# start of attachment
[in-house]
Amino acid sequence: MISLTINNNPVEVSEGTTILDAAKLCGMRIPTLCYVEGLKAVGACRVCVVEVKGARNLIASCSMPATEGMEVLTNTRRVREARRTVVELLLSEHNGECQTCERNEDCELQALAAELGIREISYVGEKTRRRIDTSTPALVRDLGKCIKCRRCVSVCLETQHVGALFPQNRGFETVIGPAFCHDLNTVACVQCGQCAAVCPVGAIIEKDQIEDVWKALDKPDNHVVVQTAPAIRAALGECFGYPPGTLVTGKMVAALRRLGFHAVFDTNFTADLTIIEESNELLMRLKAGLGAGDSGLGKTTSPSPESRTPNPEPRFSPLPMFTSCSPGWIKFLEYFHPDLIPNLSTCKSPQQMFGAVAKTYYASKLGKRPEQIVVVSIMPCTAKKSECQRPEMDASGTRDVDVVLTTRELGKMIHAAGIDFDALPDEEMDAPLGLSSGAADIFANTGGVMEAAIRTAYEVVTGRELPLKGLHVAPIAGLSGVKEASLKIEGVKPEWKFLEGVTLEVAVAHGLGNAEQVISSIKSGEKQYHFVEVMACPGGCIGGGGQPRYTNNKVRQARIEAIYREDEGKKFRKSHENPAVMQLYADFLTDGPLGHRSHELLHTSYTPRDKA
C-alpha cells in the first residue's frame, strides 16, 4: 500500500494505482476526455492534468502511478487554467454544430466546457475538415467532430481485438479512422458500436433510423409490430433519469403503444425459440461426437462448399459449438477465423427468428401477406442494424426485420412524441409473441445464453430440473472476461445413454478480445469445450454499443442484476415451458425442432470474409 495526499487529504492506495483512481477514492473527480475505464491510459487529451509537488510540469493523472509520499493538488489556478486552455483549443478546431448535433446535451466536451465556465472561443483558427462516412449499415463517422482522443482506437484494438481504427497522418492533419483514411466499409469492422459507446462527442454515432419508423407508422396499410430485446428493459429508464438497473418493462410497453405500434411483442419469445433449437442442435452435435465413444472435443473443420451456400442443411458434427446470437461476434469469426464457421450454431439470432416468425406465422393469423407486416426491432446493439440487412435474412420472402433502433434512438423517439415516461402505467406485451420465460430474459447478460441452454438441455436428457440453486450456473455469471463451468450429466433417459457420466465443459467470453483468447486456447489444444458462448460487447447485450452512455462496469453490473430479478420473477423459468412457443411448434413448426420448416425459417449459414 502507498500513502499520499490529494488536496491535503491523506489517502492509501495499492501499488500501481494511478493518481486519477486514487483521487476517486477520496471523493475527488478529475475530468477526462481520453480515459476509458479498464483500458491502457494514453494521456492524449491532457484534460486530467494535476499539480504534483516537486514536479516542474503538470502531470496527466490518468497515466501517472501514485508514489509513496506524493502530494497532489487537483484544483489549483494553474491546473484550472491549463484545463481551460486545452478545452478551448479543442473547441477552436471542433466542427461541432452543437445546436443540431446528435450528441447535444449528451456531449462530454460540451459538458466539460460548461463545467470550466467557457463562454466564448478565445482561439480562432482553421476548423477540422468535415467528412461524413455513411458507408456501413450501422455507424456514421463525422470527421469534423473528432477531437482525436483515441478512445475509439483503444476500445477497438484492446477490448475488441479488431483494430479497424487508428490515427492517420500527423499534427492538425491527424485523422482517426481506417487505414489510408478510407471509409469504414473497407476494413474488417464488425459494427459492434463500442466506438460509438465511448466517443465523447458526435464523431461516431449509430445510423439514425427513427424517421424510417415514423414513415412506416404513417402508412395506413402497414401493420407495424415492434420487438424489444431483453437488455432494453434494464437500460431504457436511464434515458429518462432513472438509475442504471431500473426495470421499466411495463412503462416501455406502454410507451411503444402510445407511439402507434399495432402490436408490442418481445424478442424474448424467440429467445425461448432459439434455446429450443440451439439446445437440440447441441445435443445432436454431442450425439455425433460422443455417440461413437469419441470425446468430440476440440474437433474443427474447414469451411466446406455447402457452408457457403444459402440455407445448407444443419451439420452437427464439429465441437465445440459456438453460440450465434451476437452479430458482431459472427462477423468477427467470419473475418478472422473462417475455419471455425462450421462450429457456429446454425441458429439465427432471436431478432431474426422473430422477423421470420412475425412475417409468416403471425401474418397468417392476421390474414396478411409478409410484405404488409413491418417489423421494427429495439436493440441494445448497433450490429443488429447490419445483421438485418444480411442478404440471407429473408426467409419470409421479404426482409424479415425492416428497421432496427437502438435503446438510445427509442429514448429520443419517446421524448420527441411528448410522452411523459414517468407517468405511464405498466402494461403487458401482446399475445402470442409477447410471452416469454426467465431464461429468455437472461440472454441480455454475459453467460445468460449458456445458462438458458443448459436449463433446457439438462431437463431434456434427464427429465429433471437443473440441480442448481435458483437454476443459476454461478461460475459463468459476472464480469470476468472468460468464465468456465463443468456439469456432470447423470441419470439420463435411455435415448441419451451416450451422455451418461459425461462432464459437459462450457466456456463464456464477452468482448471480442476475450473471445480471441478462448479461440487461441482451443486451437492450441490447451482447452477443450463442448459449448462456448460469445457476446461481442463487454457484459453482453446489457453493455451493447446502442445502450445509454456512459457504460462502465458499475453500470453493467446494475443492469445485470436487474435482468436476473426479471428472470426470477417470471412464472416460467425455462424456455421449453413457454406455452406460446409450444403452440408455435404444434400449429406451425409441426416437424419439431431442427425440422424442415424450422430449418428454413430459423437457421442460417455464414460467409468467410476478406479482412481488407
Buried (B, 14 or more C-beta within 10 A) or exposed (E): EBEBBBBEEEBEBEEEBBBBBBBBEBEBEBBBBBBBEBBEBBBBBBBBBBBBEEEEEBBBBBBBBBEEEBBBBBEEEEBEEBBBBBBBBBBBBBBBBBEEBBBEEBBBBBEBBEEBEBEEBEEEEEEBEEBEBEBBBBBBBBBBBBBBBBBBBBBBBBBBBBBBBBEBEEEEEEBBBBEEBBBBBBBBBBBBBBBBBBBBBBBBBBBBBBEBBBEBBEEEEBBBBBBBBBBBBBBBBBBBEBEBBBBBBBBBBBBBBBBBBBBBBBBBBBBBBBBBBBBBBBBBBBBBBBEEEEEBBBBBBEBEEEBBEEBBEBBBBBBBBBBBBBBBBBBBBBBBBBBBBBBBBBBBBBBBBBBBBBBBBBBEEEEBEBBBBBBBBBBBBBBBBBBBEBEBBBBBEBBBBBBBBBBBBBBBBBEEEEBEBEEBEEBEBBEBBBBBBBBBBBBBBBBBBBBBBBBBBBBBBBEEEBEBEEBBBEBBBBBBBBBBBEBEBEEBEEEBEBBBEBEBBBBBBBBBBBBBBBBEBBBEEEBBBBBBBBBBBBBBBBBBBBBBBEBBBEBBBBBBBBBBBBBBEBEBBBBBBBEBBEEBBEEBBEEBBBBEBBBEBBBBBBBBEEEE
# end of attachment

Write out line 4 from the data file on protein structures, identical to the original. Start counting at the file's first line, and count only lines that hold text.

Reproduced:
Buried (B, 14 or more C-beta within 10 A) or exposed (E): EBEBBBBEEEBEBEEEBBBBBBBBEBEBEBBBBBBBEBBEBBBBBBBBBBBBEEEEEBBBBBBBBBEEEBBBBBEEEEBEEBBBBBBBBBBBBBBBBBEEBBBEEBBBBBEBBEEBEBEEBEEEEEEBEEBEBEBBBBBBBBBBBBBBBBBBBBBBBBBBBBBBBBEBEEEEEEBBBBEEBBBBBBBBBBBBBBBBBBBBBBBBBBBBBBEBBBEBBEEEEBBBBBBBBBBBBBBBBBBBEBEBBBBBBBBBBBBBBBBBBBBBBBBBBBBBBBBBBBBBBBBBBBBBBBEEEEEBBBBBBEBEEEBBEEBBEBBBBBBBBBBBBBBBBBBBBBBBBBBBBBBBBBBBBBBBBBBBBBBBBBBEEEEBEBBBBBBBBBBBBBBBBBBBEBEBBBBBEBBBBBBBBBBBBBBBBBEEEEBEBEEBEEBEBBEBBBBBBBBBBBBBBBBBBBBBBBBBBBBBBBEEEBEBEEBBBEBBBBBBBBBBBEBEBEEBEEEBEBBBEBEBBBBBBBBBBBBBBBBEBBBEEEBBBBBBBBBBBBBBBBBBBBBBBEBBBEBBBBBBBBBBBBBBEBEBBBBBBBEBBEEBBEEBBEEBBBBEBBBEBBBBBBBBEEEE